To further aid in the understanding of the invention, an alternate, but equivalent, description of the mathematical modeling according to the operation of the invention is as follows. Instead of modeling the frequencyselective channel as a tappeddelay line filter, the frequency response of the frequencyselective channel to be estimated by the Channel Estimation Device (208) can be approximated as a weighted sum of a number of predetermined basis functions. In another embodiment, the basis functions are Discrete Fourier Transform (DFT) exponential functions, although the method of the invention could provide for another set of basis functions. The algorithm used in this embodiment of the invention as described herein estimates a set of gain and phase weights associated with each basis function of the assumed frequency domain channel transfer function model. The gain and phase weight for each basis function is computed based on knowledge of the pilot sequences transmitted by each of the desired transmitting devices during the training interval. The channel frequency response can then be computed to be the weighted sum of the basis functions where each basis function is multiplied by its associated gain and phase weights.
When the basis functions used in the mathematical modeling are DFT exponential functions, estimating the set of gain and phase weights associated with each DFT exponential function is equivalent to estimating a set of sample values of the impulse response of the frequency selective channel. The channel frequency response can then be computed as the DFT of the calculated set of gain and phase weights.
As with the previously described tappeddelay line model, the mathematical steps of this alternate description can be captured in a matrix of filtering coefficients, which in many cases can be computed upon device initialization. When multiplied by the data received during the training interval, the matrix of filtering coefficients will produce the frequency response estimates of the plurality of desired transmitting devices at each of the plurality of antenna outputs at the receiving device.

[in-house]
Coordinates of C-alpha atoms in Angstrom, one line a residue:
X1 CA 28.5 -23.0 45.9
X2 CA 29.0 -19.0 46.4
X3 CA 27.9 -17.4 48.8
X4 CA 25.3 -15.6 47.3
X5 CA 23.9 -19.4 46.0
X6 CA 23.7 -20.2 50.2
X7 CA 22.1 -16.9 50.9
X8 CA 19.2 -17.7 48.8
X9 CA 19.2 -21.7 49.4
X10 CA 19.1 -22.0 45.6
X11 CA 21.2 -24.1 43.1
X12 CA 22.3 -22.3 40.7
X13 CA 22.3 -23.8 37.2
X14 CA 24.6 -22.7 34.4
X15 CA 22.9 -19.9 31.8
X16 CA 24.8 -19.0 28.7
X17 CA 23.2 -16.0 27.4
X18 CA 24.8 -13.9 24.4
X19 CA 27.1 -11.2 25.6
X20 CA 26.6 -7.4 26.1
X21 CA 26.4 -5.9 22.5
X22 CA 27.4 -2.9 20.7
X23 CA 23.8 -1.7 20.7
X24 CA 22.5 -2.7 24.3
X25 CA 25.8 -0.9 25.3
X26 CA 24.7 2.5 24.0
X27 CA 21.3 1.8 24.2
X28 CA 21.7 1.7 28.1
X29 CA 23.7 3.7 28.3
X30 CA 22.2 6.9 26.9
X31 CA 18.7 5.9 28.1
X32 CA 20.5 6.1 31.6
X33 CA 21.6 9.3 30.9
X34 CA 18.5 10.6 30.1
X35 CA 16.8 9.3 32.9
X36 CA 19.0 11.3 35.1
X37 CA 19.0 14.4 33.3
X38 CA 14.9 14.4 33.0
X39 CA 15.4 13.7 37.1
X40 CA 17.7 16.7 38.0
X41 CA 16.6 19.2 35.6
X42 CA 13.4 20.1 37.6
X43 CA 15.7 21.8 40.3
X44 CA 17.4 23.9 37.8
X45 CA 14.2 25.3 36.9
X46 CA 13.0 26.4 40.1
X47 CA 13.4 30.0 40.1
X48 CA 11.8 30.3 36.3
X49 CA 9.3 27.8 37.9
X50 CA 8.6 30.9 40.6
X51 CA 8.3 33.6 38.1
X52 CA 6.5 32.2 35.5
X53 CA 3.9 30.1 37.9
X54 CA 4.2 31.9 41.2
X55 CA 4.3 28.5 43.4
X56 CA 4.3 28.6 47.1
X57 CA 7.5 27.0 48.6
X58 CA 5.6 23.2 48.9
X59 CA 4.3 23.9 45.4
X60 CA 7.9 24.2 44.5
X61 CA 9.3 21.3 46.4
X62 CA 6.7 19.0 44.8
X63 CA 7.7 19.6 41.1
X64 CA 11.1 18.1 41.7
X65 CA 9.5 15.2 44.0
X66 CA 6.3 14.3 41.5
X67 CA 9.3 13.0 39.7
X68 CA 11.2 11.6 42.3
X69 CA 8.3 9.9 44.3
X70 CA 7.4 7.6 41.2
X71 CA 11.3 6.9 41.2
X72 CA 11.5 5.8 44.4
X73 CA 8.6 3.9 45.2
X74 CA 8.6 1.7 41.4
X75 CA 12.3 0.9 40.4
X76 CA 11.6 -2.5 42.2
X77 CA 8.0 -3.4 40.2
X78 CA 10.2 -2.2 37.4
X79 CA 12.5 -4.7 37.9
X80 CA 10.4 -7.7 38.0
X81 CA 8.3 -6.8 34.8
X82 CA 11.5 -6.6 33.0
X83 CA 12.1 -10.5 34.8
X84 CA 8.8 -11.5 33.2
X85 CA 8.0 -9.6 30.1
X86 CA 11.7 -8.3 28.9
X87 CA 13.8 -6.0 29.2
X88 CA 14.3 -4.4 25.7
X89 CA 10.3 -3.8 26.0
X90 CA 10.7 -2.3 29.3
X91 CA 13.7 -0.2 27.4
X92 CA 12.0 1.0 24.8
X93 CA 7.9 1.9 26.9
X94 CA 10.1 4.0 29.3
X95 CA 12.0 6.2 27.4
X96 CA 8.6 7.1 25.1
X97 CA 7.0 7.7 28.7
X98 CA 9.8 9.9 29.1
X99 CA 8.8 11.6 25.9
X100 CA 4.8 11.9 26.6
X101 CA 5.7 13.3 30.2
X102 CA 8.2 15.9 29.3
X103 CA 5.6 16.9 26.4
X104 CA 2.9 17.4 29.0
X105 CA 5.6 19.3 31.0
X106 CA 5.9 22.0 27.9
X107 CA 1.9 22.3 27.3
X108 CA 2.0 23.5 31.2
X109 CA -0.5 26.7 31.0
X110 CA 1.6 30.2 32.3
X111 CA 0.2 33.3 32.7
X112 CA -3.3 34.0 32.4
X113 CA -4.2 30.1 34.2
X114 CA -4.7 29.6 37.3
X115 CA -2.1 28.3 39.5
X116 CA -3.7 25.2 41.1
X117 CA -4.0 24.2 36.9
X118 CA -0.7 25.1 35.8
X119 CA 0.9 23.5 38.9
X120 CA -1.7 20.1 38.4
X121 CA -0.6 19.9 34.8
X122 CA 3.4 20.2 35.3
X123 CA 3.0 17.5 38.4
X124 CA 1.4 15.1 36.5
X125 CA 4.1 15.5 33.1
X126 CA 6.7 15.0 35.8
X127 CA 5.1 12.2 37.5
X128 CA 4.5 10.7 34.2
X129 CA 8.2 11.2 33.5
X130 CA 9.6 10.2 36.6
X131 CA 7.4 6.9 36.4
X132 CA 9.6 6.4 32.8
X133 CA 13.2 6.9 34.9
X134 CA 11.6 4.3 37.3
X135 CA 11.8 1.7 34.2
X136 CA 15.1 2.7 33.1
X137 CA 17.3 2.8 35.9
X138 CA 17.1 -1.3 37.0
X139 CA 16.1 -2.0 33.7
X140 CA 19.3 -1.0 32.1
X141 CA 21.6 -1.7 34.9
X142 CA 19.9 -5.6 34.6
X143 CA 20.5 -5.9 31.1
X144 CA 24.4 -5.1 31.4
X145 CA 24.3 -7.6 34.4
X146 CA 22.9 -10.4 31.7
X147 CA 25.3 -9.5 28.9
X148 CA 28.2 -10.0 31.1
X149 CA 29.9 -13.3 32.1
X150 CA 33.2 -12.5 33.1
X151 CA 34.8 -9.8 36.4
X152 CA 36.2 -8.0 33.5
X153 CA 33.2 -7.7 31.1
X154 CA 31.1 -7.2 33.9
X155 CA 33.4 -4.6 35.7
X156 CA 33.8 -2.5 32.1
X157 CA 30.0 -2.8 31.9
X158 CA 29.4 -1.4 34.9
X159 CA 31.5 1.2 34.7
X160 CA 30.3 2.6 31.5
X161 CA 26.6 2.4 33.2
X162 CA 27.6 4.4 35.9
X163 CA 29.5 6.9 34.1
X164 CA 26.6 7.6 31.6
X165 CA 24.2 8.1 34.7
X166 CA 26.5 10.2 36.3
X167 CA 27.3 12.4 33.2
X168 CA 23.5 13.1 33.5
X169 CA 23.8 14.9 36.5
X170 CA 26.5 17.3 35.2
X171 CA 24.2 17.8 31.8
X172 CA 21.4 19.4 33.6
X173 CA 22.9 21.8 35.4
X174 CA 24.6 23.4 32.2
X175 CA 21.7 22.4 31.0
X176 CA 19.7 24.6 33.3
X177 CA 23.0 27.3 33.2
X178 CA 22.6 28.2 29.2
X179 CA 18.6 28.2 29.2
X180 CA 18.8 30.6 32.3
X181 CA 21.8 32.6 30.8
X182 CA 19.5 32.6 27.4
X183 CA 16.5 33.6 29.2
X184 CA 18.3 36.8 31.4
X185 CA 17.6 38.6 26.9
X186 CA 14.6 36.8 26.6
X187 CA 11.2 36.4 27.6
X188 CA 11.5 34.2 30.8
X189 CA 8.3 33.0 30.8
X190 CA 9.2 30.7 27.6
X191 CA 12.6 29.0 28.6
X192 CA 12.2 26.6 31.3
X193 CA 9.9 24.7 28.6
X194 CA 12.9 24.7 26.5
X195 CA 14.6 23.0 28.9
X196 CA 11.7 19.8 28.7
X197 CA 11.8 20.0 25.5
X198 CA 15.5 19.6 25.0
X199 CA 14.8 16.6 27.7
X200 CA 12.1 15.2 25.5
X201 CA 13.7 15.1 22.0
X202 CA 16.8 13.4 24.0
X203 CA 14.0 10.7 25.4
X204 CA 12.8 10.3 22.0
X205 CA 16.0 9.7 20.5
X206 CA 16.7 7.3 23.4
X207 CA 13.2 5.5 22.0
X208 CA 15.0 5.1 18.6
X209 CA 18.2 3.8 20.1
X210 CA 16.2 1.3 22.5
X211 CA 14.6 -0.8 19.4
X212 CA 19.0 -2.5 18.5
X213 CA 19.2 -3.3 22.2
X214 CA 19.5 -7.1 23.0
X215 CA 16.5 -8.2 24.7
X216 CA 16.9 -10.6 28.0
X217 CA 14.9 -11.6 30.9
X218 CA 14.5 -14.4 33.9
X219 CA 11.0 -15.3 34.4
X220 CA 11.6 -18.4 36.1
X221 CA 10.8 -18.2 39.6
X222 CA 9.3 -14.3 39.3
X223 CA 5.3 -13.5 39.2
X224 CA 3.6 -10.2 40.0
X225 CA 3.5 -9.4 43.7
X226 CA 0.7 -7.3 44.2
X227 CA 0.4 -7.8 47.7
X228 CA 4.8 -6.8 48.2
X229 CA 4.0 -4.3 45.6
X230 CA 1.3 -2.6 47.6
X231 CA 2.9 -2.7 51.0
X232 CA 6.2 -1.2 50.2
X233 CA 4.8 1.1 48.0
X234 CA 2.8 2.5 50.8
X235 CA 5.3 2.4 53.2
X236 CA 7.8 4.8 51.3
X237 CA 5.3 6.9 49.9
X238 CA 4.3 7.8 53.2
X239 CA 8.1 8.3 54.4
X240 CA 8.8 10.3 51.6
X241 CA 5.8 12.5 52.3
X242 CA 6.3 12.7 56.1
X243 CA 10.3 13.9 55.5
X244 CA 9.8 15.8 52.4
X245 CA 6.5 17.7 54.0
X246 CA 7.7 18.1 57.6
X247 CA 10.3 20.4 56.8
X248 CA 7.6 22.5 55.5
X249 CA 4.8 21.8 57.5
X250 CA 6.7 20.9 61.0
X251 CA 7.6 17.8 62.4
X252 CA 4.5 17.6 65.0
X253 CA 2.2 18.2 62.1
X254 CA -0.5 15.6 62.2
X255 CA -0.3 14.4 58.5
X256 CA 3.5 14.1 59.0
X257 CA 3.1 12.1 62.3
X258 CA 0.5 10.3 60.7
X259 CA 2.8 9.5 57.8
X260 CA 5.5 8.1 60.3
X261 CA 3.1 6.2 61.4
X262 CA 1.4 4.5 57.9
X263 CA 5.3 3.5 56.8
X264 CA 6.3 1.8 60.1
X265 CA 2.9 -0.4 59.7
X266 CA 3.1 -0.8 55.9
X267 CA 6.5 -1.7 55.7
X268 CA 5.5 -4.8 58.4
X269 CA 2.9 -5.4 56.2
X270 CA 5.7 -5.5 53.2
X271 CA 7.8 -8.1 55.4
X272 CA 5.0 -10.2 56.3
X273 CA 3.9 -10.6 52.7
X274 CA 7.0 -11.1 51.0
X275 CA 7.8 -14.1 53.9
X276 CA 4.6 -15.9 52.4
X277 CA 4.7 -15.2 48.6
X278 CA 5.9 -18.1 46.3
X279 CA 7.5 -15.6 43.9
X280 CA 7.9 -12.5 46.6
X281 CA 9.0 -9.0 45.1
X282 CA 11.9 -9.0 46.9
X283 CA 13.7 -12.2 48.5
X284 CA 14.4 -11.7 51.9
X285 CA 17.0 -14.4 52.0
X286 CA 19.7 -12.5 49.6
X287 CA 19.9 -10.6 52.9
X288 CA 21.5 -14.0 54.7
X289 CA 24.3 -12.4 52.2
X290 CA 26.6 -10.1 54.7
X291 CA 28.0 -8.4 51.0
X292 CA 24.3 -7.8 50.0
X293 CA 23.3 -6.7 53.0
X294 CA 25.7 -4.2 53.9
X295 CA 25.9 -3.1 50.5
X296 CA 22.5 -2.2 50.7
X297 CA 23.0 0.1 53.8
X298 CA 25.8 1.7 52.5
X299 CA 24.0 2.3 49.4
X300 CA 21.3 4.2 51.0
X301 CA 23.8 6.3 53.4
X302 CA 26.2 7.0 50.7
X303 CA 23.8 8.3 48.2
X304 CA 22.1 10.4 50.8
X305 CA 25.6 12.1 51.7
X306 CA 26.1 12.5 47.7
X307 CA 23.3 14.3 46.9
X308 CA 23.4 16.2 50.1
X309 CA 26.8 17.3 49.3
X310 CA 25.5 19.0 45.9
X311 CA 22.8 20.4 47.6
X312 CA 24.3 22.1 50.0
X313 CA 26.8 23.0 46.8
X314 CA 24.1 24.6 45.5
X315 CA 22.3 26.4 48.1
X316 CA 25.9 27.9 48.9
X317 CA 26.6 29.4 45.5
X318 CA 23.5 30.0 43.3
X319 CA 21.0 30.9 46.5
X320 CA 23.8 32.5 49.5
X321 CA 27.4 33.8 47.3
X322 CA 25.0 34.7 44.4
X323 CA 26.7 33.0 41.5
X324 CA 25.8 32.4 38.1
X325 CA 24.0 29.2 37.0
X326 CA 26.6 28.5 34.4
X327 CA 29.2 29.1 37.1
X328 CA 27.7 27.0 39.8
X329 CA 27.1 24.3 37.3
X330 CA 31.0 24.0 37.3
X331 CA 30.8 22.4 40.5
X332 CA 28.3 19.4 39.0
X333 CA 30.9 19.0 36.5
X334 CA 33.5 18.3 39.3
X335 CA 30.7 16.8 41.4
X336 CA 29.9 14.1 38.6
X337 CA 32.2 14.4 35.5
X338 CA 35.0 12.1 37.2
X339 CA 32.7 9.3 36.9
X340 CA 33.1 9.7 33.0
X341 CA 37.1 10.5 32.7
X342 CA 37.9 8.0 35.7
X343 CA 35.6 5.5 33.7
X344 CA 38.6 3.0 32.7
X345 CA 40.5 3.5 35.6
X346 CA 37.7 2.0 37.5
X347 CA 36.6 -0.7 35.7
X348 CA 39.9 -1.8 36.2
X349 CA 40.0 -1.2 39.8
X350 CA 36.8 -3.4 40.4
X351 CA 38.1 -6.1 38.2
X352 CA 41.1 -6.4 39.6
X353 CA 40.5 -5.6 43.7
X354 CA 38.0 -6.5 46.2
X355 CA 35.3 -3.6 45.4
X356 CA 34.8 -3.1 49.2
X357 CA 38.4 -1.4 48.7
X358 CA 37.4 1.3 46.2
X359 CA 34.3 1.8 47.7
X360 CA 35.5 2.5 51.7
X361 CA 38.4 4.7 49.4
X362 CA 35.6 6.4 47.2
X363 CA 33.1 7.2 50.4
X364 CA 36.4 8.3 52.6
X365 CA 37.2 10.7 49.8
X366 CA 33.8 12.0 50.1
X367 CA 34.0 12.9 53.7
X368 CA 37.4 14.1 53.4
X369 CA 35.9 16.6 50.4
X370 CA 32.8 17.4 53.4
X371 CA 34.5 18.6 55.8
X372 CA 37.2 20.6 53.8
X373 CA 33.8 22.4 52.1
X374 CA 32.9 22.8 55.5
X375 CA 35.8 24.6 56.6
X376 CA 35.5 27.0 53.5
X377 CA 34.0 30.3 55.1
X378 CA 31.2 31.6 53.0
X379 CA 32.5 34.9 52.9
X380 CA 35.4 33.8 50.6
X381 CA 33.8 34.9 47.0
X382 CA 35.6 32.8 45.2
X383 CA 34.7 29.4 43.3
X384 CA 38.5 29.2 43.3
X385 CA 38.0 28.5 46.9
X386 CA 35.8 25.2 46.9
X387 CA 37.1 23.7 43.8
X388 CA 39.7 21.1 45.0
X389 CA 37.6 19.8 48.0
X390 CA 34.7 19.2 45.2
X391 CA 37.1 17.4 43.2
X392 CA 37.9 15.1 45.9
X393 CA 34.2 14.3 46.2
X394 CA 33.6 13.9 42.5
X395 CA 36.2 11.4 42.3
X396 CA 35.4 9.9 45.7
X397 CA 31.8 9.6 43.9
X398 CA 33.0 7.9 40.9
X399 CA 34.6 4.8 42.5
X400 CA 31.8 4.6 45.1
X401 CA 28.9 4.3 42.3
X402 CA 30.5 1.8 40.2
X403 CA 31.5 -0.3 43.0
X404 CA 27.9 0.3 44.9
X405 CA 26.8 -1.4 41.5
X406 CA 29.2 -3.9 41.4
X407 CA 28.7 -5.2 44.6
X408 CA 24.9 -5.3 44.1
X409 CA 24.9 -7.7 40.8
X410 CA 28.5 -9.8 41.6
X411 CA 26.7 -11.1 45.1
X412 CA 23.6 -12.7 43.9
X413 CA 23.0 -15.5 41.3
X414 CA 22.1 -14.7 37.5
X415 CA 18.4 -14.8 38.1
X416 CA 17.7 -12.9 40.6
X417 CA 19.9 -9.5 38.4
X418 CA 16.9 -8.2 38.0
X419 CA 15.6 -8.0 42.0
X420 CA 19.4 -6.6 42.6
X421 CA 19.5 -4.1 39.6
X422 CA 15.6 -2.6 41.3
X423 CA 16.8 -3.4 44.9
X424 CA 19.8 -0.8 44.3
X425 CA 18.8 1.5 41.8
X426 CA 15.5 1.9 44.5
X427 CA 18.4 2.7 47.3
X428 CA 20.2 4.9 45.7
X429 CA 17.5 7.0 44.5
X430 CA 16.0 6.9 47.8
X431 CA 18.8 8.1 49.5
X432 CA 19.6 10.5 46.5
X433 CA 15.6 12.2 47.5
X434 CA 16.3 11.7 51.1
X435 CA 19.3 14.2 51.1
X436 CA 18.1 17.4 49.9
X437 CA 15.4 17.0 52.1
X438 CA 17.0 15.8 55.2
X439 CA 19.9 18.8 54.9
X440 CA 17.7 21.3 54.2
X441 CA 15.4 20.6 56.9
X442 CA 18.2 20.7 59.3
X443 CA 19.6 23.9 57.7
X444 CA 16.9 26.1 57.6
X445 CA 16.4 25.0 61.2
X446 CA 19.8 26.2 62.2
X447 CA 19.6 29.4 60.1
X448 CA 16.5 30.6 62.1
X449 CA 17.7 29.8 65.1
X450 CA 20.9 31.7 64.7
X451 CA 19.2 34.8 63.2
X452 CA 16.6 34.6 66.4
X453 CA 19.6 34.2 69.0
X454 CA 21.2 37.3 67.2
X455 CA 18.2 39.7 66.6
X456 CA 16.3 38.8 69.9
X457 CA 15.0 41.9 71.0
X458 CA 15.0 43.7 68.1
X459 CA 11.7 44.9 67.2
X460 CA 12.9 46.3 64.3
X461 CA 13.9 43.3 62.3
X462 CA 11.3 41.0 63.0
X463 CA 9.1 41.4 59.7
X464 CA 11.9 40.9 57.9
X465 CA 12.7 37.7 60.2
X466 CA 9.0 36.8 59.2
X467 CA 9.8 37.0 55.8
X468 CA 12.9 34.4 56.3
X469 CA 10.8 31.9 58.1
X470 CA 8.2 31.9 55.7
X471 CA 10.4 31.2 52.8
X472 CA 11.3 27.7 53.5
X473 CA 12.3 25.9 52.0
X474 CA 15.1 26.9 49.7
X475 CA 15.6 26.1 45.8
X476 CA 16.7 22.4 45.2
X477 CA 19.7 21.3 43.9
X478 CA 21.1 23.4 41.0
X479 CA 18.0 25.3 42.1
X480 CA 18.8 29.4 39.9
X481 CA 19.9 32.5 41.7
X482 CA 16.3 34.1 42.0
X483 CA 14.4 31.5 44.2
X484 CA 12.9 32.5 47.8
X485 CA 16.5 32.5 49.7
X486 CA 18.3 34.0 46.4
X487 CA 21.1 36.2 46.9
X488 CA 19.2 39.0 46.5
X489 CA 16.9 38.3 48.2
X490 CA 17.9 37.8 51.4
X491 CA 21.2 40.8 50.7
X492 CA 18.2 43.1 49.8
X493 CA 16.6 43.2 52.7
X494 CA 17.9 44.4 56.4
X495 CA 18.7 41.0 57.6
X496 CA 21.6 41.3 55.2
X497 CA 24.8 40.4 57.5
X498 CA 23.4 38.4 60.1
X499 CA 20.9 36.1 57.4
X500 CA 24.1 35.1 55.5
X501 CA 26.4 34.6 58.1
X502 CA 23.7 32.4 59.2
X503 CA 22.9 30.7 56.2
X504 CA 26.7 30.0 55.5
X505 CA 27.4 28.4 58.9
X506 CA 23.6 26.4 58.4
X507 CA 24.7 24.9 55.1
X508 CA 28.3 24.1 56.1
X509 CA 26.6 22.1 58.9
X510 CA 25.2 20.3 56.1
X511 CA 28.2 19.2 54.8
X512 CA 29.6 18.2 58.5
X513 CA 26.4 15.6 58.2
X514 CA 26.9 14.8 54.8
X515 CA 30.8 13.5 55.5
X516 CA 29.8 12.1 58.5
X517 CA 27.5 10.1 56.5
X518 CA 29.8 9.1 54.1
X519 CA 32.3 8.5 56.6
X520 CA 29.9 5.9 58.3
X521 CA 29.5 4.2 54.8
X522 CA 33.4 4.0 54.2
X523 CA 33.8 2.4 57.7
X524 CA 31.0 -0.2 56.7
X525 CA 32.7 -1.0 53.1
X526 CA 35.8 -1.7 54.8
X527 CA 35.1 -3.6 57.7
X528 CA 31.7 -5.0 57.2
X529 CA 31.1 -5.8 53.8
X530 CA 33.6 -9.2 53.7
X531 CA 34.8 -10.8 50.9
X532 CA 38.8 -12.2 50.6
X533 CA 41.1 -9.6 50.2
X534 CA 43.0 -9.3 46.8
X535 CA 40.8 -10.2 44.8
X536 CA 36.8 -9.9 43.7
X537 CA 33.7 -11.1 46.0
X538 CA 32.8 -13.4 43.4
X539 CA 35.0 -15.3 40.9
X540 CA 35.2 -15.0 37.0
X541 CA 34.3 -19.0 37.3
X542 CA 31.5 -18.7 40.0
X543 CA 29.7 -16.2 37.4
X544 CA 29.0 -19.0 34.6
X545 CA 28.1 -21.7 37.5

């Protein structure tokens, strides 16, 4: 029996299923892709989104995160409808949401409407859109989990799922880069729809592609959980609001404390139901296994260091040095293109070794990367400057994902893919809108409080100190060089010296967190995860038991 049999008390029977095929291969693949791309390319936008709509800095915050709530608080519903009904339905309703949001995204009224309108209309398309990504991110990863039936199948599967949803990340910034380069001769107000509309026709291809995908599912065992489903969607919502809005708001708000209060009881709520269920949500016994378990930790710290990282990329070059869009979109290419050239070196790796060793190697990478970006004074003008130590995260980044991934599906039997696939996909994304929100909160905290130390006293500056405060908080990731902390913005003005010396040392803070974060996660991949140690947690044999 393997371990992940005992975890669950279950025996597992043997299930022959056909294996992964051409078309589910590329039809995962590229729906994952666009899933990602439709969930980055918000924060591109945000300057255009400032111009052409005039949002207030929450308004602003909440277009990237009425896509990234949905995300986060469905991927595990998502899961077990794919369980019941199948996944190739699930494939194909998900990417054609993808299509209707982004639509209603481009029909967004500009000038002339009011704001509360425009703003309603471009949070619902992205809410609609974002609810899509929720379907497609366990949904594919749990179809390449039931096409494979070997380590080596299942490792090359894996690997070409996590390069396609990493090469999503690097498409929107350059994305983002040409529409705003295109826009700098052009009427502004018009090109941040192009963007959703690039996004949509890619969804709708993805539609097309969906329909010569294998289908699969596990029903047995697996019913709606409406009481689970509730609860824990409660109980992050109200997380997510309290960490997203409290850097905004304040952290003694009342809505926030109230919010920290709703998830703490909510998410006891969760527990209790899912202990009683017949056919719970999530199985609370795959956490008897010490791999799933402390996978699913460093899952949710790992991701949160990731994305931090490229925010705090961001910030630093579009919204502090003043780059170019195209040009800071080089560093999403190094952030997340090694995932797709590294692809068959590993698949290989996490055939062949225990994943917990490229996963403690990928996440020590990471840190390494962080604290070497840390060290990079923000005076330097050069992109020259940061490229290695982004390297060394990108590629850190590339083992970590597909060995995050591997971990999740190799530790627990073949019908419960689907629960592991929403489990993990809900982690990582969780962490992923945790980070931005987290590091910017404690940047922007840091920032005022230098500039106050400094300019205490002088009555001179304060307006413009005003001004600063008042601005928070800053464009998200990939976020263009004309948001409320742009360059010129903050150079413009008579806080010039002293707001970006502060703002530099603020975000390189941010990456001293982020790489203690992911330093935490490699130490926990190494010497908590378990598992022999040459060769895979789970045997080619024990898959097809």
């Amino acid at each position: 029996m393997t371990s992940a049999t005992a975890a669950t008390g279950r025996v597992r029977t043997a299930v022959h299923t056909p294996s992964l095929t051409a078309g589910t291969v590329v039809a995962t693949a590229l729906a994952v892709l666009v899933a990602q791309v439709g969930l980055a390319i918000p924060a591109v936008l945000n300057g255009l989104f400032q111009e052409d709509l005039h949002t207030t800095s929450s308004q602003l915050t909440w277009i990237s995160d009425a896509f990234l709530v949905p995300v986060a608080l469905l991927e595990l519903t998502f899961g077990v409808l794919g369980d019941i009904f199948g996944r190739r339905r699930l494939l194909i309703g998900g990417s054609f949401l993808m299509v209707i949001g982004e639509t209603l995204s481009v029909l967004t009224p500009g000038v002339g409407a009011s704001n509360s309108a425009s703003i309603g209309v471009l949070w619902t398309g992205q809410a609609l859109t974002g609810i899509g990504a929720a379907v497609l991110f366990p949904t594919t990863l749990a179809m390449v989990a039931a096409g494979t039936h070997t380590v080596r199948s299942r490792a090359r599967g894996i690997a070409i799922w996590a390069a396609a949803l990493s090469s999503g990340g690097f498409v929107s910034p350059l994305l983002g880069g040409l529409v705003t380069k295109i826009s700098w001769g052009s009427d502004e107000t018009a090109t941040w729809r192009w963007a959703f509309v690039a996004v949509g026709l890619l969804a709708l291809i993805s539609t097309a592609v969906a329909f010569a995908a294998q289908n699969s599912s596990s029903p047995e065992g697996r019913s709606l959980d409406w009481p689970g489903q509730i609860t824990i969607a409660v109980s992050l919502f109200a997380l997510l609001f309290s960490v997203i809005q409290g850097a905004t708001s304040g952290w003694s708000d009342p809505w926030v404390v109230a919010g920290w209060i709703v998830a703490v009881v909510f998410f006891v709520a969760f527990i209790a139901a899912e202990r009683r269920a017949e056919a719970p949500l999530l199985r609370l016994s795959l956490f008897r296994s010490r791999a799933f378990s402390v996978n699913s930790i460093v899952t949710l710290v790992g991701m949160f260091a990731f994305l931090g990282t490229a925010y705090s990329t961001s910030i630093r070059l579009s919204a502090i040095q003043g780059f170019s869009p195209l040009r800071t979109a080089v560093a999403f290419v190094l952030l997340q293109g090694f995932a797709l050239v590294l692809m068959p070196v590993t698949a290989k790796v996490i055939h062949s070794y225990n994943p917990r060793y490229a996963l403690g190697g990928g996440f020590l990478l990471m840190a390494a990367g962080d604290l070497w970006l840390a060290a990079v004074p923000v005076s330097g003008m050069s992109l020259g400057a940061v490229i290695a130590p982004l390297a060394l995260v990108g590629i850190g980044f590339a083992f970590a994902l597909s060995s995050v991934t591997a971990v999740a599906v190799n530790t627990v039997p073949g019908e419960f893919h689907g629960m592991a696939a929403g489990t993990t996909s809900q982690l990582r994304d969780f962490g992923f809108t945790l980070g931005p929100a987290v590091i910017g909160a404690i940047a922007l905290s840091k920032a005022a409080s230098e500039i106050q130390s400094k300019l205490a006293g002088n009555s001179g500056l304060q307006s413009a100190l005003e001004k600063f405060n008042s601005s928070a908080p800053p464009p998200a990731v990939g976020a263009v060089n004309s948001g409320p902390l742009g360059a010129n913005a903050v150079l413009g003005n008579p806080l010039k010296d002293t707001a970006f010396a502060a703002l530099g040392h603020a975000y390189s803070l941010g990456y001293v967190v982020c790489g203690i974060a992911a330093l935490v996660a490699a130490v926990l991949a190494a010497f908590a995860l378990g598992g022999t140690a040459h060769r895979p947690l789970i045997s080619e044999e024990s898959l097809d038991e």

To aid in the understanding of the operation of the invention, a mathematical description of the present invention is now presented. In the following, the variable M is an integer used to represent the number of antenna outputs used by the present invention. The variable J designates the number of desired transmitting devices whose channel transfer functions are to be estimated. The variable L is an integer that designates the number of basis functions (e.g., taps of the channel model filter) whose associated gain and phase will be estimated so that the channel transfer function can be computed. The variable k designates the frequency subcarrier number.
The frequency domain channel transfer function between antenna output m and transmitting device i is modeled as: ##EQU1## Where h_{i},m (l) is the complex gain and phase for basis function l and f_{l} (k) is basis function l (in a preferred embodiment, f_{l} (k)=exp(j*2*π*k*l/N) which corresponds to the DFT exponential function where N is the DFT sample size). (An additional example of a basis function is f_{l} (k)=k^{l} which is commonly used in polynomial approximation and interpolation problems.)
The desired transmitting device i's channel transfer function for each of the M antenna outputs can be stacked into a M×1 vector H_{i} (k) as follows: ##EQU2## where h_{i} (e)=[h_{i},1 (l), h_{i},2 (l), . . . , h_{i},M (l)]^{T} where T represents the matrix transpose operator.
The received data for antenna output m at time t on subcarrier k is given as Y_{m} (k,t), and the M×1 vector Y(k,t) is defined to be Y(k,t)=[Y_{1} (k,t), Y_{2} (k,t), . . . , Y_{M} (k,t)]^{T}.
The complex gain and phase vector for each transmitting device on each antenna output is found through the following minimization problem: ##EQU3##
Where the summation over t and the summation over k means to sum at all times t and subcarriers k where there is a training signal x_{i} (k,t) for desired transmitting device i. Substituting equation (2) into equation (3), the minimization problem of equation (3) becomes: ##EQU4##
The solution to this minimization can be written in one of two forms both corresponding to a matrixvector multiplication between a matrix of filtering coefficients and the received data Y_{m} (k,t). The first form (equation (5) below) estimates the complex gain and phase associated with each basis function and desired transmitting device directly and then the frequency domain channel transfer function is found for each desired transmitting device using equation (2). The second form (equation (6) below) finds the estimates of the channel transfer function for each desired transmitting device on each subcarrier of interest (the subcarriers where the channel transfer function estimate is found may or may not have pilots signals transmitted on them). It is advantageous to use the first form when the basis functions are chosen as DFT coefficients, because it is less computationally complex to find the frequency domain channel transfer function by first finding the complex gain and phase associated with each basis function and then performing a Fast Fourier Transform. It is advantageous to use the second form when the frequency domain channel transfer function needs to be estimated only on some subset of the subcarriers. The two forms are expressed as: